Plastic waste… one of the biggest environmental problems of the 21st century. By 2050, it is estimated that there will be up to 12,000 Mt of plastic waste in landfills and nature worldwide. Did you know that only 30% of plastic waste is recycled currently? Delayed recycling processes also use a lot of energy and have high CO2 emissions. Biochemical recycling offers a more sustainable solution, but it is often not affordable or viable for companies. This is mainly due to the high technological entry level of fermentation-based enzyme production systems. The Centre of Expertise Biobased Economy (CoE BBE) and Ginko Bioworks are working together to make it possible.
On the picture: left: Laura Smolders, right: Rubiëla Rosalia
Back to monomers
What do the biochemical processes look like here? Plastics consist of large molecules called “polymers”. Polymers consist of particles strung together like a kind of chain. We call these individual particles “monomers”. In the plastic waste biochemical recycling process, enzymes break down polymers into reusable monomers from which new products can be produced. Recent research has shown that microbial enzymes can cause the degradation of PET and PU. Fungal species can produce these plastic-degrading enzymes through fermentation. A molecular monitoring method – RNA sequencing, in this case – can be used to observe exactly how fermentation is progressing and when the right composition is reached.
RNA sequencing can be used to take a snapshot of the enzyme production process within the cell itself. Once you have this information, you can monitor the process of enzyme production. It also helps with predicting the amount of reusable monomers. The downside is that purchasing older RNA sequencing platforms is expensive – €2 million – which is not feasible for most companies. Each round of analysis can also take up to six weeks to complete, and the involved datasets are very large, meaning only experts can work with them. To address this, CoE BBE and Ginkgo Bioworks have developed an affordable and semi-real-time molecular monitoring system to optimise the process design of the fermentation process of plastic-degrading enzymes.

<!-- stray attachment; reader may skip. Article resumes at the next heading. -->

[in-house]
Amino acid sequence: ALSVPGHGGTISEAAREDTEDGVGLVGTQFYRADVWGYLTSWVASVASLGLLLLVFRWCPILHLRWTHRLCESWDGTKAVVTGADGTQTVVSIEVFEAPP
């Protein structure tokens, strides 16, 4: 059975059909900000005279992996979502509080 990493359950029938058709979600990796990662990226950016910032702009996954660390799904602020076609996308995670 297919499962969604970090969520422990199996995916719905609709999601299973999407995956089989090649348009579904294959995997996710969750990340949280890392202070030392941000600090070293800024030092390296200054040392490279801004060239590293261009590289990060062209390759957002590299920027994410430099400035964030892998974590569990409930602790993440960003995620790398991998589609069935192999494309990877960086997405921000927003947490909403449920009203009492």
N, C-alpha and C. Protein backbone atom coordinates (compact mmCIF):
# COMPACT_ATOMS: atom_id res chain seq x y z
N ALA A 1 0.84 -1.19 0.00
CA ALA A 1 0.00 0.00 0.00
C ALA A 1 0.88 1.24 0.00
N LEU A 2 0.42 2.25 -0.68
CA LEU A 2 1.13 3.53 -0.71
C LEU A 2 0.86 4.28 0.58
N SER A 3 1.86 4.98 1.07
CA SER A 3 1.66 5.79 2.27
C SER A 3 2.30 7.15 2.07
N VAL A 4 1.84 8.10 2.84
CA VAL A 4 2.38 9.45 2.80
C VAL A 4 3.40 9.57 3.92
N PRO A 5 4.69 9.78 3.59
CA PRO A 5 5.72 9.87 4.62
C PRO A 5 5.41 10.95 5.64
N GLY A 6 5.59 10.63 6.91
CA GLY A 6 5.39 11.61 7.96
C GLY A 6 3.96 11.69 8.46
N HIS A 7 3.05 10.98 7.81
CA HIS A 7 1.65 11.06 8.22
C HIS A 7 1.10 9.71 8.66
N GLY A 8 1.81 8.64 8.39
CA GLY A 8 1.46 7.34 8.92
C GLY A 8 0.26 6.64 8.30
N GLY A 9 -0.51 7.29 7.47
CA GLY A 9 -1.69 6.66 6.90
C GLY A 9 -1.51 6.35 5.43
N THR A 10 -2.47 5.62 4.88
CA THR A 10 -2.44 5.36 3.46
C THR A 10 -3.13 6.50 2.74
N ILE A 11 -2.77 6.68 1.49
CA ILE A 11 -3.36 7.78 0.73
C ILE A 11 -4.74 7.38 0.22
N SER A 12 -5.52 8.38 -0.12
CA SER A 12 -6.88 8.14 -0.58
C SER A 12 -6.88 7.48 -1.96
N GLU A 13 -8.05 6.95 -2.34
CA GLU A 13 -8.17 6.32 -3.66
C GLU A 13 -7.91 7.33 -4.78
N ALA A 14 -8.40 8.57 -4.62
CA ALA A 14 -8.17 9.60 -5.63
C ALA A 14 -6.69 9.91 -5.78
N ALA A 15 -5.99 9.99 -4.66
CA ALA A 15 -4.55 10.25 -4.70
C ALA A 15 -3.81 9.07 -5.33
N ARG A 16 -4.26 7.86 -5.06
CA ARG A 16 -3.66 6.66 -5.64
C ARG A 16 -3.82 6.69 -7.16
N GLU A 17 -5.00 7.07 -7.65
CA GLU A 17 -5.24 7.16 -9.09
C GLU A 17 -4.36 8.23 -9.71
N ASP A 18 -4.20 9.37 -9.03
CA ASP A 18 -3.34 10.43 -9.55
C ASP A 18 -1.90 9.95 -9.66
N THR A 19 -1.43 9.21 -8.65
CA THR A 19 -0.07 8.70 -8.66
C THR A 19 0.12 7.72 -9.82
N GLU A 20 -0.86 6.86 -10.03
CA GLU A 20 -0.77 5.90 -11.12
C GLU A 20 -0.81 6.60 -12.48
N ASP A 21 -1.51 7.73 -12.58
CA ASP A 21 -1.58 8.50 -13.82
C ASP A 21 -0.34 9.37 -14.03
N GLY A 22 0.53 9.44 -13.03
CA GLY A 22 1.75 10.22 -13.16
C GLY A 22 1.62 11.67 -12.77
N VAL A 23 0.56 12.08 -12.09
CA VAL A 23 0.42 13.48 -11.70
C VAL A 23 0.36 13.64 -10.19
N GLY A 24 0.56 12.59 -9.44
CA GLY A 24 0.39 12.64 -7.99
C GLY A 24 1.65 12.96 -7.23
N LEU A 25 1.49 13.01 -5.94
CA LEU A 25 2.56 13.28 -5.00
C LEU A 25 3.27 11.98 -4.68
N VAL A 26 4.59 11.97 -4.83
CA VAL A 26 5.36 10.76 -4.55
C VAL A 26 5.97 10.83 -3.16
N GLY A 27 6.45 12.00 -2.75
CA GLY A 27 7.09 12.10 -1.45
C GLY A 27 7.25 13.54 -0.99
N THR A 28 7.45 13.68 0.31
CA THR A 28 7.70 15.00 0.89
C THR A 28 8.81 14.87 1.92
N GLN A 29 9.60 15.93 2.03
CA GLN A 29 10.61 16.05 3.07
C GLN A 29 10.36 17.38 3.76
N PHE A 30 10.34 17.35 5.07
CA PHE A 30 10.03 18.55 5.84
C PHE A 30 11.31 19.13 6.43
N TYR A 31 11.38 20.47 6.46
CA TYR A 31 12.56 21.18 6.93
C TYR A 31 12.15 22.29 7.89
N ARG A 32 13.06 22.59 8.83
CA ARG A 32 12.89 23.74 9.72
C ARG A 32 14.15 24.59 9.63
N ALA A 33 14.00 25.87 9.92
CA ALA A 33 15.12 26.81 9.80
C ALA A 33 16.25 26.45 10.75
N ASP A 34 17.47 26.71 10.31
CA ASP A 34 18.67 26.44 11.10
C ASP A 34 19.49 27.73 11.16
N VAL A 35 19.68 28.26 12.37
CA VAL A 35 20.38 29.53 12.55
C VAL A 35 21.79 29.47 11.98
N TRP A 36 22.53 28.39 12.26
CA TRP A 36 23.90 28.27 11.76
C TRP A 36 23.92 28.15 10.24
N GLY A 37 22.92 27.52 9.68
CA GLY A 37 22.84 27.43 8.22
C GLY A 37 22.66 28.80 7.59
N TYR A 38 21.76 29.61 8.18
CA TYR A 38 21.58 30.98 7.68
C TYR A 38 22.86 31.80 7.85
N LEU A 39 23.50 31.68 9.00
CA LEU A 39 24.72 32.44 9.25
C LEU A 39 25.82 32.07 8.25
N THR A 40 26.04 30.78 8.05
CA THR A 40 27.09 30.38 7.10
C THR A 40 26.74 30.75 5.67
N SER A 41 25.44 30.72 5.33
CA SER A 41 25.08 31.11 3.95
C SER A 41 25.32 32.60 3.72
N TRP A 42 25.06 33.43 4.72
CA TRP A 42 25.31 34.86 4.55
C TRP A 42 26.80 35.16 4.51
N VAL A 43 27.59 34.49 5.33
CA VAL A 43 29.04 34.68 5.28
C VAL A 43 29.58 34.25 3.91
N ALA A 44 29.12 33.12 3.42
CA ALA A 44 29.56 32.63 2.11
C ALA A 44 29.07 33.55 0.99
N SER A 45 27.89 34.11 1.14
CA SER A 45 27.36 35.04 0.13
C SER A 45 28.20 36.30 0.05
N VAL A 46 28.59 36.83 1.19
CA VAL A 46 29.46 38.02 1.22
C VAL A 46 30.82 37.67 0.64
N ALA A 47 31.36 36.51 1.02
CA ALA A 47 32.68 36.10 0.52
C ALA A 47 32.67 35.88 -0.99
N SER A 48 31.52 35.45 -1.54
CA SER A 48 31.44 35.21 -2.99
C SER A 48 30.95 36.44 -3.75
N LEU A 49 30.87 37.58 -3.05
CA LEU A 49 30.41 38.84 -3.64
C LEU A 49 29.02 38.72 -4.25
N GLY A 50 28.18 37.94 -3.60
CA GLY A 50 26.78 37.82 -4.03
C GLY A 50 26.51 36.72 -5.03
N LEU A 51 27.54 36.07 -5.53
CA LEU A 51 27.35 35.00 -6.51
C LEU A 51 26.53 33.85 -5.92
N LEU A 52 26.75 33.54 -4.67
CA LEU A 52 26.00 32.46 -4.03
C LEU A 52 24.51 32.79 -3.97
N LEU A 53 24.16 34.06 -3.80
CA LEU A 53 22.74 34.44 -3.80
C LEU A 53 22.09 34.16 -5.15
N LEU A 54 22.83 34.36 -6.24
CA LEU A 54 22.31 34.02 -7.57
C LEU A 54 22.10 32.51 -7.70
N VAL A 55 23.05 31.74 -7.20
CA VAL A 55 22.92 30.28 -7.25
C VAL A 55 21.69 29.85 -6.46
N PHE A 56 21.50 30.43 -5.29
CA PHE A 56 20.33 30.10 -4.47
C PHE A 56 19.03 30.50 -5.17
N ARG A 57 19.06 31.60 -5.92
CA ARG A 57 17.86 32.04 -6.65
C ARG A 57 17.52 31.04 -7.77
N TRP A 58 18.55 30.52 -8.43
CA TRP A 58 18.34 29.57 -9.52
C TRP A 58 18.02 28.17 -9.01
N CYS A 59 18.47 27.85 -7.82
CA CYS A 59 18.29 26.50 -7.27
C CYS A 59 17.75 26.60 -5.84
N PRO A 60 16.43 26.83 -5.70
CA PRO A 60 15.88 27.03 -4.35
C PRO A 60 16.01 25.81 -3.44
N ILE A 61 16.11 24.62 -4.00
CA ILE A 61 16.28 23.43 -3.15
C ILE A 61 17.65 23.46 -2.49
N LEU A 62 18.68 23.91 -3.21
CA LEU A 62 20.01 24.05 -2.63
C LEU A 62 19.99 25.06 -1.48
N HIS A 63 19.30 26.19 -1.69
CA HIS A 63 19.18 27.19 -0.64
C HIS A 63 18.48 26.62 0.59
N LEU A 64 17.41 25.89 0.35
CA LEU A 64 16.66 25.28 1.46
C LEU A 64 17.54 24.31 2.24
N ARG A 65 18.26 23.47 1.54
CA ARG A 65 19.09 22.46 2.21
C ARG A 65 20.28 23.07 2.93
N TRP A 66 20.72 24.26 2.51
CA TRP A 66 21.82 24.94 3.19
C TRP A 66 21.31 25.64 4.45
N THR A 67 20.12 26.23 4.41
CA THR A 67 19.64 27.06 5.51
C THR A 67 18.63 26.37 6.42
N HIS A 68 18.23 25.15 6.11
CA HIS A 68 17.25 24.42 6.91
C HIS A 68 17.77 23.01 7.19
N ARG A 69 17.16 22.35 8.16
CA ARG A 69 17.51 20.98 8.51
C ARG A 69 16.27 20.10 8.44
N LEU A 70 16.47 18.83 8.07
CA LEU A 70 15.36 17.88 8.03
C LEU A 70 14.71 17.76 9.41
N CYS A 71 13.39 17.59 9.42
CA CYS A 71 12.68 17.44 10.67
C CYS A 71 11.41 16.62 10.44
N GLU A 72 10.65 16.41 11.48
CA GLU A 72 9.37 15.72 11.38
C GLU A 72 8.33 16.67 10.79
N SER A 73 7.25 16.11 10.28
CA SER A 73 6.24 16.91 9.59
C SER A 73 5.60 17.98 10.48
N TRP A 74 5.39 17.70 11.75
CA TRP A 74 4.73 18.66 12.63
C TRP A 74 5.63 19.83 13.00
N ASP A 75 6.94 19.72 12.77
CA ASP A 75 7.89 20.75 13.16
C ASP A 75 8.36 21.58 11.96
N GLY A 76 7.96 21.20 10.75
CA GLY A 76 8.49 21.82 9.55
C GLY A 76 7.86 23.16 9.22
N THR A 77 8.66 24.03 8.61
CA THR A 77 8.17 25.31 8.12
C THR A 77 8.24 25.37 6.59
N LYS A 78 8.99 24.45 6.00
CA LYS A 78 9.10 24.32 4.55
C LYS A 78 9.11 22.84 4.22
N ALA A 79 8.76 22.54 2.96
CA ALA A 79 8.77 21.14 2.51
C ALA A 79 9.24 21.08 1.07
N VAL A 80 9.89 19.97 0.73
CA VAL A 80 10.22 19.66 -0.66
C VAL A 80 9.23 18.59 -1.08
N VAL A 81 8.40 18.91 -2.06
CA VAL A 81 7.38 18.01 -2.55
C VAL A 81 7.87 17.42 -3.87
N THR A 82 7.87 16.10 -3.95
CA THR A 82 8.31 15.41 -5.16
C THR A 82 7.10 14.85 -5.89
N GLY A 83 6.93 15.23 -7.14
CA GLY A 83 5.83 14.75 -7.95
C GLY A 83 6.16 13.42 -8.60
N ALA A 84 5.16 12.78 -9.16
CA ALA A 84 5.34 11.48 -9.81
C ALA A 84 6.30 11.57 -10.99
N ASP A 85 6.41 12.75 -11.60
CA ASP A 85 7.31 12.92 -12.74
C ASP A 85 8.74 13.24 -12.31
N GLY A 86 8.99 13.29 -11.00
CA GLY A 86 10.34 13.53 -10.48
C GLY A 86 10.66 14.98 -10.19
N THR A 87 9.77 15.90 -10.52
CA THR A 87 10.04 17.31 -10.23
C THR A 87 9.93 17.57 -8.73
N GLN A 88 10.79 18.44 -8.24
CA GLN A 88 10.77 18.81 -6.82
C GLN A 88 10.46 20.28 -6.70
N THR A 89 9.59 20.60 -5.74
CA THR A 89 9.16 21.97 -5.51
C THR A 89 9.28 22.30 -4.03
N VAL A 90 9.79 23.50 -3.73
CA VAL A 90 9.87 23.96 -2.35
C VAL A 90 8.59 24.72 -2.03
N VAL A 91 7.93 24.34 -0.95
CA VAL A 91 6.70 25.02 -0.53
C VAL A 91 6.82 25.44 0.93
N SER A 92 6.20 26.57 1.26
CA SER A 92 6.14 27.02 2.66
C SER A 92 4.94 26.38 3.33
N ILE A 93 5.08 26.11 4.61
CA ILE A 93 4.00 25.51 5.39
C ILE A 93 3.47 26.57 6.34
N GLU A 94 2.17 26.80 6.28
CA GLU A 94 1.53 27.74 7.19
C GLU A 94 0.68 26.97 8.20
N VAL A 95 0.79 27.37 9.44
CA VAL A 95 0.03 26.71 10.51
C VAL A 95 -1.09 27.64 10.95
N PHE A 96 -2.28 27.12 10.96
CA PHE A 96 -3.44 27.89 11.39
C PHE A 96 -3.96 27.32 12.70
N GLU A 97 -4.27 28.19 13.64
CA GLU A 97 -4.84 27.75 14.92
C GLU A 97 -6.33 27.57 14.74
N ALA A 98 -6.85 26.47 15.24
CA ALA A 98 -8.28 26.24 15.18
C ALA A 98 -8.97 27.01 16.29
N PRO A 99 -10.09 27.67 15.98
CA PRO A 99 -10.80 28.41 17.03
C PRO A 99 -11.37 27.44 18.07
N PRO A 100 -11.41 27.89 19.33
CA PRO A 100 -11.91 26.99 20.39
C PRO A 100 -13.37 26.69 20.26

What is so special about this new method?
Miaomiao Zhou, Researcher Lectorate Biobased Building Blocks & Products, CoE BBE, explains: “The great added value is that the method we selected only requires an investment of €5,000 instead of €2 million. One of our designs is even able to carry out four different tests simultaneously. This makes a huge contribution to cost and time. Results can now be read within 20 hours, which is quite a lot shorter than six weeks. This helps enzyme-producing companies improve their work. Consequently, enzyme-based biochemical recycling could be made much more accessible for companies and can be used intensively.”
Ginkgo Bioworks provided the study with samples and expertise. The results of this project are very important for them as a developer of platform technologies for industrial microorganisms and production processes for biotechnological applications.
Peter Punt, Ginkgo Bioworks: “We had a great time working with the researchers at CoE BBE, and we are pleased with the results. The results provide insights into new high-throughput technologies to unravel complex processes in fungi. In the long term, this will not only lead to gentler recycling methods but also to a greater understanding of how biodegradable materials should be designed.”
Together with education
With the support and under the supervision of CoE BBE and Ginkgo Bioworks experts, five interns did an excellent job designing, conducting and optimising experiments. Taking part in this kind of hands-on research project has empowered these future bioengineers to continue in this line of work.
Laura Smolders, Avans Biomedical Laboratory research graduate: “Participating in this project was a lot of fun. I learned a lot, and it feels good to have contributed to the results we achieved. I want to develop further as a bioengineer in the near future, so I’m currently pursuing a master’s degree at Radboud University.”
The topics of plastic biological degradation, RNA-seq molecular monitoring, fungal biology and production strain improvements have been given a significant place in education through guest lectures and the sharing of experimental protocols.
In conclusion, biochemical recycling using microbial enzymes is one of the most sustainable solutions for reducing the growing problem of plastic waste. With this project’s research results, this method of producing recycling enzymes may become viable for companies. New projects around this theme have already been initiated, so watch this space!
This research was conducted in a KIEM GoChem project run by Regieorgaan SIA.